Impact Soundworks Shreddage 2 – The Guitar Hero
Value for Money 6
Design & Layout 5
Flexibility 5
Ease of Use 9
Mojo 7
Reviewers Slant 6

Impact Soundworks Shreddage 2

Original review posted October, 2017

Bottom Line:
As an addition to, or total replacement for your actual guitar recordings, Shreddage 2 is a massive step up over anything that came before it. It is a complicated instrument to perform authentic parts with, so don’t go in thinking this is a quick fix – but the end results are well, well worth the time and effort

Summary 6.3 good
Value for Money 0
Design & Layout 0
Flexibility 0
Ease of Use 0
Mojo 0
Reviewers Slant 0
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Impact Soundworks Shreddage 2 – The Guitar Hero

Welcome to our first look at Impact Soundworks Shreddage 2: Absolute Electric Guitar, a dry-recorded 7-string guitar sample library squarely focused on the hard rock and metal genre.

Impact Soundworks has refreshed their 2010 original with this brand new variant featuring a cool new interface, scripting and a bunch of newly recorded samples added for good measure.

(Review updated March 2021) Guitar virtual instruments have come a long way since the early rather cheesy MIDI incarnations, and in a rather crowded market space Impact Soundworks has carved a strong following, so I’m eager to check out the software to see if my inner-Malmsteen can be realised in MIDI format.


Shreddage 2 is a virtual guitar emulator for the Native Instruments Kontakt platform (either free or full version). It is a dry recorded baritone Musicman 7-string guitar tuned to low G (!!) with fully mappable MIDI CC and articulation controls.

Single notes, chords and embellishment effects like pinch squeals, gliss and finger taps were recorded. The software includes re-amping and basic effects but also comes with a lite version of Peavey’s excellent ReValver software to create your own custom amp setups. You can, of course, use any 3rd party amp simulator software to get your favourite tone, such as Guitar Rig, Amplitude, TH3 etc.

Installation was a breeze, there is a downloader you can install, but we chose to manually download the compressed files and extract them with WinRAR. Drag and drop the library into the appropriate Kontakt root directory on your computer and fire up Native Instruments Access software to activate using your serial code and you’re away.

Fire it up, baby!

Shreddage 2 comes with a basic collection of effects which are actually only macro controls for the standard Kontakt internal effects. As usual, the compressor, delay and chorus are great, but the amp simulator is not so much. Strangely no reverb module is included, so you’ll need to either set one up as an AUX send or use a third-party plugin with Shreddage in doubletrack mode.

Really the best way is to avoid all that and use one of the many amp simulation plugins available, including the freebie ReValver that comes with Shreddage. Our mainstay at Music Nation is IK Multimedia’s Amplitude 4, with the Mesa Boogie Dual Rectifier being my go-to. We didn’t get a chance to try this, but re-amping a physical amp in your studio should be no different than any other recorded guitar track, so plenty of options available for tone.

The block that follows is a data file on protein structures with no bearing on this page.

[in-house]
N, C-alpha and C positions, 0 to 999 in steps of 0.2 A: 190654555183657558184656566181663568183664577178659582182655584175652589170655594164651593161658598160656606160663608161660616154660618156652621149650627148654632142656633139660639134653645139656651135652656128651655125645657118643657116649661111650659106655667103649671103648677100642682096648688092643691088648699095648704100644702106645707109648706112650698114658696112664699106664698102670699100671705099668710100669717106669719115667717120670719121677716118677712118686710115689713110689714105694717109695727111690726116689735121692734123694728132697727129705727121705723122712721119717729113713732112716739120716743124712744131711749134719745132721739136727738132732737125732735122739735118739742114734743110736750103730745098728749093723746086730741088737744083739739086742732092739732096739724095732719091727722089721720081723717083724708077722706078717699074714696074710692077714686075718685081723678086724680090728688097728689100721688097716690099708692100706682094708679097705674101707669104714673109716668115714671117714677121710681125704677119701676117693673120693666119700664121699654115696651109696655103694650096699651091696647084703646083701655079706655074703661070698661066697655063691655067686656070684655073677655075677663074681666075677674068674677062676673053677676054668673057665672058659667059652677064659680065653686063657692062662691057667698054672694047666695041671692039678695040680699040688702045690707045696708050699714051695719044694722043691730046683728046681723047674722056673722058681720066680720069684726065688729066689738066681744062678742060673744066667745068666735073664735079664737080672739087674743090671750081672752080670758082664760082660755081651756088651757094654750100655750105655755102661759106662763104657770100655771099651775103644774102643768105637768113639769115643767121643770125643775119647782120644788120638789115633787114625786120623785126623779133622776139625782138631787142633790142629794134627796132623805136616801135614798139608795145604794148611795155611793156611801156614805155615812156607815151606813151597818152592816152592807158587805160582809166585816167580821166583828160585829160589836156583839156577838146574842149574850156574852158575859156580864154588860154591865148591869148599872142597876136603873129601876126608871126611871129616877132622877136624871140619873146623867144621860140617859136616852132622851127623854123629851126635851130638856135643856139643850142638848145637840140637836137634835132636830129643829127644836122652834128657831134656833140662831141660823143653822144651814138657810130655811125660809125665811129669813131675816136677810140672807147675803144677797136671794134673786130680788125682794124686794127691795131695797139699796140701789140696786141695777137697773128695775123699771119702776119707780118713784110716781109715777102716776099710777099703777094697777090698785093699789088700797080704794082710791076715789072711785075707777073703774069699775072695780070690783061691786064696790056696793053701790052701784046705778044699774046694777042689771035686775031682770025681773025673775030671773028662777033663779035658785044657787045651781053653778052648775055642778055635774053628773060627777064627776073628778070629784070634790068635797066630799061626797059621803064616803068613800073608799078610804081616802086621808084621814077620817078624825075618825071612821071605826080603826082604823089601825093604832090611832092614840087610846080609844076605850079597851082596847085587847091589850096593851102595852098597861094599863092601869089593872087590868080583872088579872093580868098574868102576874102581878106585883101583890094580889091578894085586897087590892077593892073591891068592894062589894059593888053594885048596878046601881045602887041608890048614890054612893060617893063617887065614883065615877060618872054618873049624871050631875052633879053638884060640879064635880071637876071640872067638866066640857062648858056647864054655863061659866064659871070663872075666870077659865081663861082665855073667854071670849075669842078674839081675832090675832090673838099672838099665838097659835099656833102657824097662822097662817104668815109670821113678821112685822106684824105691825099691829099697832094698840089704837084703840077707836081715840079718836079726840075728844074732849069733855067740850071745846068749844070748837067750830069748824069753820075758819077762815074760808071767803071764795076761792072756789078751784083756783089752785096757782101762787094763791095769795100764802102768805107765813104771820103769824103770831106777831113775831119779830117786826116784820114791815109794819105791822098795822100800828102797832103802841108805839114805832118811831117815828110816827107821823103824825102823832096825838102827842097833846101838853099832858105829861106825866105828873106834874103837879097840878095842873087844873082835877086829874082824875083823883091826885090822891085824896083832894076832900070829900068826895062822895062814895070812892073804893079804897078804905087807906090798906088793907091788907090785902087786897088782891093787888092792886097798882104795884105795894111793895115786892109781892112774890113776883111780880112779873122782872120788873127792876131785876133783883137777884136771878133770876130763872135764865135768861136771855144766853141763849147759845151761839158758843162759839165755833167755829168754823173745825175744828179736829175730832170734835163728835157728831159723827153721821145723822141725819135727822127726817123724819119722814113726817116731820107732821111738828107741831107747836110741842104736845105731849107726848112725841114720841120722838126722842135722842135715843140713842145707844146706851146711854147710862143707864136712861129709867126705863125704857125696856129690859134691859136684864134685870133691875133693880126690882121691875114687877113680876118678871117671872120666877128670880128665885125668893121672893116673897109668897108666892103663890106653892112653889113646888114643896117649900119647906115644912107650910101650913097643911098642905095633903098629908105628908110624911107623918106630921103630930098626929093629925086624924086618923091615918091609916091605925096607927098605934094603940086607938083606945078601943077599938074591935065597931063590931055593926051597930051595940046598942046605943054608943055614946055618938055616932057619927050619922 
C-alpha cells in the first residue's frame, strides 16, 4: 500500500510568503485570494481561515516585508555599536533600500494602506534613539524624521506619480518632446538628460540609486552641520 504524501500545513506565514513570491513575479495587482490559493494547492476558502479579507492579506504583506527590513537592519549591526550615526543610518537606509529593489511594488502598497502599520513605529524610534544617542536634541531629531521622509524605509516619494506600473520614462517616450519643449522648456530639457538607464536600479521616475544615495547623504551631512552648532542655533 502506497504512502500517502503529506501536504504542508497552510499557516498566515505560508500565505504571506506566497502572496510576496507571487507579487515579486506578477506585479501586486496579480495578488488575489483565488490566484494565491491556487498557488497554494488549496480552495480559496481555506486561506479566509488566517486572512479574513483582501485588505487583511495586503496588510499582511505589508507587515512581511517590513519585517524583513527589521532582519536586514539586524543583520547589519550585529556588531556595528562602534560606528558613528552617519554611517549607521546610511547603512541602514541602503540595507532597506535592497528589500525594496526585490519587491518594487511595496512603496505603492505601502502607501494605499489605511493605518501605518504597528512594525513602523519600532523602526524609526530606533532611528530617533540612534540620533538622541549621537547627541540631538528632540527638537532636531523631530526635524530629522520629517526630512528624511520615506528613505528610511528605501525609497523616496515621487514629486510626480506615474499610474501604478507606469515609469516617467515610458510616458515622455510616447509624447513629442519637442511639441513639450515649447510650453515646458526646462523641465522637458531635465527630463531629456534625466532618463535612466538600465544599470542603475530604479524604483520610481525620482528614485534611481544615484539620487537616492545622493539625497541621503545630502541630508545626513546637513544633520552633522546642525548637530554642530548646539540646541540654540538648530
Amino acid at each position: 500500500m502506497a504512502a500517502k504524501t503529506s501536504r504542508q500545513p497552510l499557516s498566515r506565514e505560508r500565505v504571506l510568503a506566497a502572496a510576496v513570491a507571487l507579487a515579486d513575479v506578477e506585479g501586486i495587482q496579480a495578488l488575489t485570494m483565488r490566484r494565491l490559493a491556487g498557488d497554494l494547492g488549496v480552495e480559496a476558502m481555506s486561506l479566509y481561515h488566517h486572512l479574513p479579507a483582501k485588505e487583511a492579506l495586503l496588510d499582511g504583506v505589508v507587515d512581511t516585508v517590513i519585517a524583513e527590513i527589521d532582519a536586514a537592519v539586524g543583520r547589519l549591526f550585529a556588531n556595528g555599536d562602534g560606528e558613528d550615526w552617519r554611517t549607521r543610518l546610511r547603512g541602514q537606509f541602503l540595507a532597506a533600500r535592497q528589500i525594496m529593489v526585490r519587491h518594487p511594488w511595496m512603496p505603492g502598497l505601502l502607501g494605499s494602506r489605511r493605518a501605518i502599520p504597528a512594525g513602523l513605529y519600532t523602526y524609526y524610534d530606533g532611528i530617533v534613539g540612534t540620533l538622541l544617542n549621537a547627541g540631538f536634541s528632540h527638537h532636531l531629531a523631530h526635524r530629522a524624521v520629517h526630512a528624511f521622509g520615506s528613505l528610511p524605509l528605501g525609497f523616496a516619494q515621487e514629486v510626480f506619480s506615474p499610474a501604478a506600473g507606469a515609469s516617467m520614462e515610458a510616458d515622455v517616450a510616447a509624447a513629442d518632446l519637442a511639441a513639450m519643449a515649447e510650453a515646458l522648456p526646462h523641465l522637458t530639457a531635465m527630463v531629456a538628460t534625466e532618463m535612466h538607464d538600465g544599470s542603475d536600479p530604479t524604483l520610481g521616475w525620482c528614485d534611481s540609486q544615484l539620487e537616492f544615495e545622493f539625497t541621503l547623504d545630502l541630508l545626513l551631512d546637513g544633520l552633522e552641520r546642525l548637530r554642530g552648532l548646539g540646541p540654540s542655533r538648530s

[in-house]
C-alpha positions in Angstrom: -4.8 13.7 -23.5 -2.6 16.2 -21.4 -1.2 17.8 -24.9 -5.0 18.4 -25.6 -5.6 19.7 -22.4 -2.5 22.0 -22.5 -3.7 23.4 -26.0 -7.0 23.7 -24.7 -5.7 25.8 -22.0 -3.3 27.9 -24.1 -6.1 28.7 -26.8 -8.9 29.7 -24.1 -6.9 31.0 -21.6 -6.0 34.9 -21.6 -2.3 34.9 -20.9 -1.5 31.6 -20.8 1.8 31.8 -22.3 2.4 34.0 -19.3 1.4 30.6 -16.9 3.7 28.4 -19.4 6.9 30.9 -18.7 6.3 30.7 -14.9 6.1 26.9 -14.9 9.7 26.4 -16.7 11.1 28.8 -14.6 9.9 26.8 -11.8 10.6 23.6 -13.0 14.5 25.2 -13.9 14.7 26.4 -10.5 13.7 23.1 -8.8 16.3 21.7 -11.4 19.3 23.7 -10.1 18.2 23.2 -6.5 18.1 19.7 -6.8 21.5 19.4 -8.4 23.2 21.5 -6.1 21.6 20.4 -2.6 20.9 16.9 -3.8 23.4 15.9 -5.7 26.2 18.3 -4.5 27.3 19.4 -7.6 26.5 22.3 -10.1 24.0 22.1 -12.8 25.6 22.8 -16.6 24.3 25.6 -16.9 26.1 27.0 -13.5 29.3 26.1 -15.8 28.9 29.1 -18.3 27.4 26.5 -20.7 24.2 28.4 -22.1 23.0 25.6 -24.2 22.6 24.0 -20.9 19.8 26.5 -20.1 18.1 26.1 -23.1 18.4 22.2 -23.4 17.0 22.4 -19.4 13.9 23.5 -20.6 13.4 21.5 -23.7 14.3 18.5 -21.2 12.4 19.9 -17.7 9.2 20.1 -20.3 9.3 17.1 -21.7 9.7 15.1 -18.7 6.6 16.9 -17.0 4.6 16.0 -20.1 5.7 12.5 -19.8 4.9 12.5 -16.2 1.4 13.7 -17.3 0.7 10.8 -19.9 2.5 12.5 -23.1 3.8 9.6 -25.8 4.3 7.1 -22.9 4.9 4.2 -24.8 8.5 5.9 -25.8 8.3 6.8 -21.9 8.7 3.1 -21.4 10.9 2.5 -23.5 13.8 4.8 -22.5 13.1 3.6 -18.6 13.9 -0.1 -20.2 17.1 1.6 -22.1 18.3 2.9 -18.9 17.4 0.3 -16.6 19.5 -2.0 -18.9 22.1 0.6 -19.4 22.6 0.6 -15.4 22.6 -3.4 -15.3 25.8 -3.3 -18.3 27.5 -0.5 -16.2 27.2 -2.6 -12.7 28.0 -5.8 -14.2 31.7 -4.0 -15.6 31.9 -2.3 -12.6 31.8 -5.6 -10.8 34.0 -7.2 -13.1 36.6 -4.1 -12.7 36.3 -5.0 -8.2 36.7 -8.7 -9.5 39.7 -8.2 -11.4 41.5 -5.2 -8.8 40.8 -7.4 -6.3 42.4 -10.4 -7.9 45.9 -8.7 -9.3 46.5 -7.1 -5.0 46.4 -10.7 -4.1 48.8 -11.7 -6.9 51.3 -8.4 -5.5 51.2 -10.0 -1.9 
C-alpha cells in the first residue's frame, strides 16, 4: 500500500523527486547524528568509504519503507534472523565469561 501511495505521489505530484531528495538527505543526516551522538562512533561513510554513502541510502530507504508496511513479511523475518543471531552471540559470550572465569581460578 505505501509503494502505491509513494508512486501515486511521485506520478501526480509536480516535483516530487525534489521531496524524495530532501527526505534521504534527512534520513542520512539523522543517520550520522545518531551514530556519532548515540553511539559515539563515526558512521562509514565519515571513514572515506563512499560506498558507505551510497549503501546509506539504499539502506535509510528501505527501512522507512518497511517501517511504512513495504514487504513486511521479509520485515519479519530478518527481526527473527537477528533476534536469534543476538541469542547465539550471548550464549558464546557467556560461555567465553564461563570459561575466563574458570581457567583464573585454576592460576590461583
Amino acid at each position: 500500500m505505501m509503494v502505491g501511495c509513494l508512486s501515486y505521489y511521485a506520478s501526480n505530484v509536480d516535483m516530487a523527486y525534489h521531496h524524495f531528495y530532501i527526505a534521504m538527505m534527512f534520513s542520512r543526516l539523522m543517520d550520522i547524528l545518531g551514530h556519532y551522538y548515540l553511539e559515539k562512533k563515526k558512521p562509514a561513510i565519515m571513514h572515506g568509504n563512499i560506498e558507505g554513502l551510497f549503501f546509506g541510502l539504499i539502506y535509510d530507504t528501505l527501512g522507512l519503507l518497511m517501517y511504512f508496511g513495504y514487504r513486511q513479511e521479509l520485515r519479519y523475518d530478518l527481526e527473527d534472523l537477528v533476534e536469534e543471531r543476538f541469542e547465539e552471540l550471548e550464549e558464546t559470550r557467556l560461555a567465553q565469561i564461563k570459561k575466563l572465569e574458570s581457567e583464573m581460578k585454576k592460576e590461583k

Shreddage 2 features multiple picking modes, so you can stroke up, down or an oddly titled ‘economy’ mode which still plays down and up when it’s the same string, but if the software changes to a lower string it swaps to up and down if it swaps to a higher string you get down and up. Yeah, I know – huh?  It’s hard to hear the consequence of this, but adding to the 4 round robins per note contributes to the overall humanising feel.

A nifty multi-tracking option allows you to use up to four instances of Shreddage, all assigned the same MIDI channel but separate outputs to your DAW for amazing width, and since each features its own round robbin effects and modulation controls, quite convincing results. I found great results using double-tracking directly into a stereo instance of Amplitude, which is a setup duel amp and cabs.

Since the strings we deeply sampled, the intonation is ever so slightly out with each, depending on where you play it on the fretboard – meaning choosing focused areas of the fretboard to play on results in completely different tones. Included is a nifty ‘Hand Size’ control which defines the area the software will attempt to focus, from broad to quite narrow.

I was immediately impressed by the initial feel and playability of the stock patch. Mostly it’s right on the money, with only a slight adjustment for my hamfisted keyboard playing. There are a LOT of articulations included, which will require some practice to build up your muscle memory for the keys, but mostly the basics are easy to remember.


Left to its own devices, Shreddage will merrily play notes from strings within range of the hand size you define, mostly. There is a ‘string’ control which allows you to force the software to focus on a specific string of your choosing, however, this is velocity triggered, and since there are slight tuning differences between strings at higher pitches due to intonation as mentioned, the pitching can be quite noticeable when the software bounces between locations.